Is there any more room for innovation in tech writing?

I was looking through some classic (i.e., old) examples of technical writing and noticed how the format of application programming interface (API) reference topics hasn’t really changed since these examples were published in 1988 and 1992.

Is this because there’s been no innovation in technical writing during the intervening 30-ish years or, perhaps, we’ve found something that works, so why change? Taking that a step further, if what worked 30 years ago still works, is there any more room for innovation in tech writing?

Here are a couple of examples that I found in my library of software documentation. (It’s a library of printed documentation so there’s not much in there from the 21st century.)

MS-DOS Encyclopedia (1988)

Reference topic from MS-DOC Encyclopedia

The first example of classic documentation is from the Microsoft MS-DOS Encyclopedia (Ray Duncan, Microsoft Press, 1988), a 1,570-page collection of everything you’d need to know about programming for MS-DOS (v3.2) in 1988.

It starts with how MS-DOS was originally developed, continues with conceptual overviews of the different operating system functions, how to create common applications and extensions to the operating system, and various reference topics, such as the interrupt example I included here. It’s a one-stop reference manual that would prepare any MS-DOS programmer or device-driver developer for successful coding experiences.

This 33-year-old encyclopedia presents information in a format that you can still see used today.

  • Overview
  • Conceptual content
  • How-to articles of common tasks
  • Reference topics on various aspects of the product
  • Cross references as make sense

The content in the example reference pages that I included also follows a format that is still seen today:

Code example of an MS-DOS reference topic
  • The function name (SetTime)
  • A description of what it does
  • The parameters you pass to it
  • What the function returns
  • Notes
  • Related functions (cross references)
  • A code example (such as this one)

Windows API Bible (1992)

Windows API reference page example

Fast forward a few years to 1992. Microsoft Windows (3.1) is all the rage and so it made sense to publish the Windows API Bible: The Definitive Programmer’s Reference (James L. Conger, Waite Group Press, 1992). This bible had only two-thirds of the page count (1,057 pages) as the encyclopedia and contains only reference topics for the functions in the Microsoft Windows API.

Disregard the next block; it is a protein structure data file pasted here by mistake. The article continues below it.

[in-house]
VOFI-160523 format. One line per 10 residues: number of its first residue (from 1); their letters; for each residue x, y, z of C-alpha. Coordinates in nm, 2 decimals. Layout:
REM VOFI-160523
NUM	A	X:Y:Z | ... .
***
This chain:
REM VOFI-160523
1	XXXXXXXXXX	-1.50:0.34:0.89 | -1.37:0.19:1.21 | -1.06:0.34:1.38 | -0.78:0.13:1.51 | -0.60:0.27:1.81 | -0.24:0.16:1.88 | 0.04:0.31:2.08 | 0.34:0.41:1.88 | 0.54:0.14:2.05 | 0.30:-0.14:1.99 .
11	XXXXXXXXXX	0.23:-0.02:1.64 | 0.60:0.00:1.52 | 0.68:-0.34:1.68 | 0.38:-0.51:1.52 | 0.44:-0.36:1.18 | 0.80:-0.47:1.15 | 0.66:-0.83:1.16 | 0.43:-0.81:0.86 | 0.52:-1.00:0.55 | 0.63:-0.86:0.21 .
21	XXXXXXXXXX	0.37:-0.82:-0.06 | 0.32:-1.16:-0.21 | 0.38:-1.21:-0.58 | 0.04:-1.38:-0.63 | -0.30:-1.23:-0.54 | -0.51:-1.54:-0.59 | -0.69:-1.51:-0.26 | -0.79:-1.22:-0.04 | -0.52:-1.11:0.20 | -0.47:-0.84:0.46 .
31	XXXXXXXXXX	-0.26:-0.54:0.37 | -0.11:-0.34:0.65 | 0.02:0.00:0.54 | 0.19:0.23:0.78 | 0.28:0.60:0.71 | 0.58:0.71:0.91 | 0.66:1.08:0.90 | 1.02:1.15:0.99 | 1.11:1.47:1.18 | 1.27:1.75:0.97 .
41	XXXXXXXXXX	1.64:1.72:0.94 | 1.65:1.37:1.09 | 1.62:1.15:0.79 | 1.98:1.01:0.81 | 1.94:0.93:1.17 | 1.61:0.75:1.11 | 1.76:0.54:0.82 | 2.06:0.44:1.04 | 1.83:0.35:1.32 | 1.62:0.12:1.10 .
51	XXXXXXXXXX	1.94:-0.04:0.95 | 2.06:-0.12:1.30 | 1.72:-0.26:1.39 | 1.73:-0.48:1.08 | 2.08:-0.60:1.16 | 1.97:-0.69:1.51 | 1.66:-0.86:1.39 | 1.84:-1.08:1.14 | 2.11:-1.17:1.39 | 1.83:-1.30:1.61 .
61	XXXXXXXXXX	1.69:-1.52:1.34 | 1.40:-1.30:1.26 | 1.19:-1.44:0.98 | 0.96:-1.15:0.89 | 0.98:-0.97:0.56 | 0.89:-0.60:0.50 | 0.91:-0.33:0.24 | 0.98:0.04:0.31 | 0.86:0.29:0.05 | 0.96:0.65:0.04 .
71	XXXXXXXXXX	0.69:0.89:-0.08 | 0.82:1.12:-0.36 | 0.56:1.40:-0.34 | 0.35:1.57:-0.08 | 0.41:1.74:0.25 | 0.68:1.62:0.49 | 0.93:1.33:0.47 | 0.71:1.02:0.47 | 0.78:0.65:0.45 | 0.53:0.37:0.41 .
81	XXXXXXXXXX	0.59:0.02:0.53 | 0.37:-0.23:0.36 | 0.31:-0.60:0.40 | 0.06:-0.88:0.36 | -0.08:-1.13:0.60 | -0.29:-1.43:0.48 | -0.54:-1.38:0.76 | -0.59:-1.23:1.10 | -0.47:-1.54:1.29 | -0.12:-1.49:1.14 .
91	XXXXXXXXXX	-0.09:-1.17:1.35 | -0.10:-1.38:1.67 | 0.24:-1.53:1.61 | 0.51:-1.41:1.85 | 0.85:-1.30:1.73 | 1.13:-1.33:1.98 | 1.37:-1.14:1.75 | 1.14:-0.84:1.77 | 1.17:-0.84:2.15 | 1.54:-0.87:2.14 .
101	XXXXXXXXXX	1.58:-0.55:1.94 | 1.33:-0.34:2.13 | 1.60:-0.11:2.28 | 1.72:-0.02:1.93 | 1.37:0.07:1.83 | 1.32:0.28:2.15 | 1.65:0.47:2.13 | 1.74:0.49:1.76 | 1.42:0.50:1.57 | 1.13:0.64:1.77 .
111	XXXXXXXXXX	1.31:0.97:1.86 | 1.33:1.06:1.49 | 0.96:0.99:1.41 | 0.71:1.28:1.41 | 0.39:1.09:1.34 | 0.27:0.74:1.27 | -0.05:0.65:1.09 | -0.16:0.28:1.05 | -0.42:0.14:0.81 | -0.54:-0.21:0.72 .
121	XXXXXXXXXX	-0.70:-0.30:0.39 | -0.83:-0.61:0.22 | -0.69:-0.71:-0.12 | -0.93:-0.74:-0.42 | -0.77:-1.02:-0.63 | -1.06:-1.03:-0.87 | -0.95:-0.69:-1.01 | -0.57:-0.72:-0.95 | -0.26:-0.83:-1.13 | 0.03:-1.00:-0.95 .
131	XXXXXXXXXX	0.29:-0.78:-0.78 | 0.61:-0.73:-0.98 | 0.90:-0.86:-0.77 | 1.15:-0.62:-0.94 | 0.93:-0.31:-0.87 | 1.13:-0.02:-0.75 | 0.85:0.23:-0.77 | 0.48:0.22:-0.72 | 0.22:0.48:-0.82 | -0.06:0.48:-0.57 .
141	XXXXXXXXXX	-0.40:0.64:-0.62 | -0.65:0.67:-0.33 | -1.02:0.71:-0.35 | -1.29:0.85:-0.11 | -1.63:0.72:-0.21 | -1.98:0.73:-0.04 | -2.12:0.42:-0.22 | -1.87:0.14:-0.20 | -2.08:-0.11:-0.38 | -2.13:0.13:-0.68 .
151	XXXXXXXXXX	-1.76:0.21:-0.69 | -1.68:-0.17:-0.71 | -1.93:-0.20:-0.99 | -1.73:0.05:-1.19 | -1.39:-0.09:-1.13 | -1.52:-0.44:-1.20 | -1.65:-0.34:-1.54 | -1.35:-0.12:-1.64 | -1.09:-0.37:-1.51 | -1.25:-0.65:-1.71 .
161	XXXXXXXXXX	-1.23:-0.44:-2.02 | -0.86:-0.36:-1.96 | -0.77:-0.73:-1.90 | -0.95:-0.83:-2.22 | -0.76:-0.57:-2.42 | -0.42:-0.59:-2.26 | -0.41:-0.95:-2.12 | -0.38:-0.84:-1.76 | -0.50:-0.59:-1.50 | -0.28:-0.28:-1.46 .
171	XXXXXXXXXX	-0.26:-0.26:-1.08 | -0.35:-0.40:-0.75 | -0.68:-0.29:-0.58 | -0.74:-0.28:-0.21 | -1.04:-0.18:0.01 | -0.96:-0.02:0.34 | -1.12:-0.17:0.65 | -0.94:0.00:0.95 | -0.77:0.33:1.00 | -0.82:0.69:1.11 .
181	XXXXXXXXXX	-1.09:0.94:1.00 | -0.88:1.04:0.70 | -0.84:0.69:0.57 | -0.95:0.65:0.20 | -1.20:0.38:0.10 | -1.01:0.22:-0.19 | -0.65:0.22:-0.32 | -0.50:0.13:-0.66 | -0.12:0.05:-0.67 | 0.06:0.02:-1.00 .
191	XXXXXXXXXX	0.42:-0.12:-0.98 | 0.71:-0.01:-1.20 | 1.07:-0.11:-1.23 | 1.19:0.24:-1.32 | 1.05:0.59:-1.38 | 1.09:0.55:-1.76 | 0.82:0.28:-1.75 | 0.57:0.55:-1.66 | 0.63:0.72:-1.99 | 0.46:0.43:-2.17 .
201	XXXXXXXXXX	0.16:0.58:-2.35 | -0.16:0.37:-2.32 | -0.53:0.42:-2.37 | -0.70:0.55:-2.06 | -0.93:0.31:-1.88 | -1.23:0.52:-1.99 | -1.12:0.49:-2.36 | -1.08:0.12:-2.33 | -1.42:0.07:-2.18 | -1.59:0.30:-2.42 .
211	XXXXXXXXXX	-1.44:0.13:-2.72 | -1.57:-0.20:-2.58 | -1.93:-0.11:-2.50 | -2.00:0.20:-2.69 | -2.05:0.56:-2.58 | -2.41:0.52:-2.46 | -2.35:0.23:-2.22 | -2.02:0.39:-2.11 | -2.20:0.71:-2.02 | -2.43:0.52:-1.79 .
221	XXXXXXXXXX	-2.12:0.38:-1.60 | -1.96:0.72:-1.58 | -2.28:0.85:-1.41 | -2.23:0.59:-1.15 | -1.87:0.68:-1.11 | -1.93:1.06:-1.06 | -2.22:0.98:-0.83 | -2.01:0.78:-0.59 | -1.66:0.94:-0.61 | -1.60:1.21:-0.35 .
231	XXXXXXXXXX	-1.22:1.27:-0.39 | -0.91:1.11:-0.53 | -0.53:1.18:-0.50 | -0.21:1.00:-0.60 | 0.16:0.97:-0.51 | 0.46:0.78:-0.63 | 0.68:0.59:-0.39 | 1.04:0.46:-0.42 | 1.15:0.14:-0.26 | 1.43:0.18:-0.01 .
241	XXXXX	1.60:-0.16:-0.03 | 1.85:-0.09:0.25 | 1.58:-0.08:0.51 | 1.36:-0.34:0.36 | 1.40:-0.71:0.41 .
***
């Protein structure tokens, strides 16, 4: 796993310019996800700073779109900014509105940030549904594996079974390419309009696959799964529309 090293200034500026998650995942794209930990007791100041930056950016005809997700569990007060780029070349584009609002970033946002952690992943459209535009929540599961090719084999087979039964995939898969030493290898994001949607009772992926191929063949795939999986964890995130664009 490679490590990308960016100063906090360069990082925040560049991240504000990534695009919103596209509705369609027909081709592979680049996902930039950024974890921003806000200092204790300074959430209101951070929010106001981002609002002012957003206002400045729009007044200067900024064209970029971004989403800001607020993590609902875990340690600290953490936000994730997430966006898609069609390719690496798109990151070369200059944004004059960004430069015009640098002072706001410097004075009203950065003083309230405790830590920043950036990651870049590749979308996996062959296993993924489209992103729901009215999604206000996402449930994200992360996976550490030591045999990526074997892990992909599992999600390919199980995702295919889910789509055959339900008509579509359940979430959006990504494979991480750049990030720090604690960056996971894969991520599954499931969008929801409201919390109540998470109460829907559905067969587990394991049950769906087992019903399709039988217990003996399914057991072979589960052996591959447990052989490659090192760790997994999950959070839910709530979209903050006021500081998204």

Again, the sample reference topic from this book has a familiar layout of its reference content, although it’s slightly different from the previous example.

  • Function name
  • Purpose
  • Syntax (how you would call it from a program)
  • Description
  • Use
  • Return value
  • See also (cross references)
  • Parameter descriptions
  • Code example

My favorite part of this book is where they describe how they published the book.

Colophon excerpted from book that describes how the book was published in 1992.

Their colophon provides a nostalgic peek into how we wrote technical docs back then:

  • Words on IBM PC
  • Graphics on a Mac
  • Page design in PageMaker (on a Mac)
  • Screenshots in .BMP files, converted to .TIFF for publication.

Now that I look at it, that still looks familiar.

Good times!

Where to next?

So, if we’re still using the same information format for reference topics as we did 30-some years ago, is there room for innovation?

Of course!

Perhaps not in the layout of API reference topic information. This format seems to have withstood the test of time. There’s been some innovation in presentation (we don’t sell too many 1,000+ page books anymore, for example). Some API references docs now offer dynamic and interactive example code, which can be useful. HTML docs support cross referencing that doesn’t involve lots of bookmarks in your encyclopedia. And it’s obvious, that having all this information available without the need to store (and lug around) 1,000+ page books is certainly a back-saving innovation even if it uses a 30-year-old format to present the information.

In Measuring the value of technical writing, I showed a curve of diminishing returns. I’d argue that the format of the information presented in today’s reference topics is towards the right end of that curve. I don’t think there’s much to gain from tweaking something that seems to have held up well over the years. If you’re looking for a good place to start when creating your reference docs, the examples from 30 years ago seem as good of a place to start as any.

Where we need innovation in tech comm, in general, which trickles down to API reference topics as a specific example, is in assessing the performance of the content that we produce. Five years ago, I presented a paper that suggests we find ways to collect better data about how the content we write to learn how it’s serving our audiences. That is where we need innovation first. With better information, we’ll be able to identify where innovation in the content is needed and demonstrate how much it helps.

Who knows, this information might provide the insight into an innovation that will endure for the next 30 years of technical documentation.

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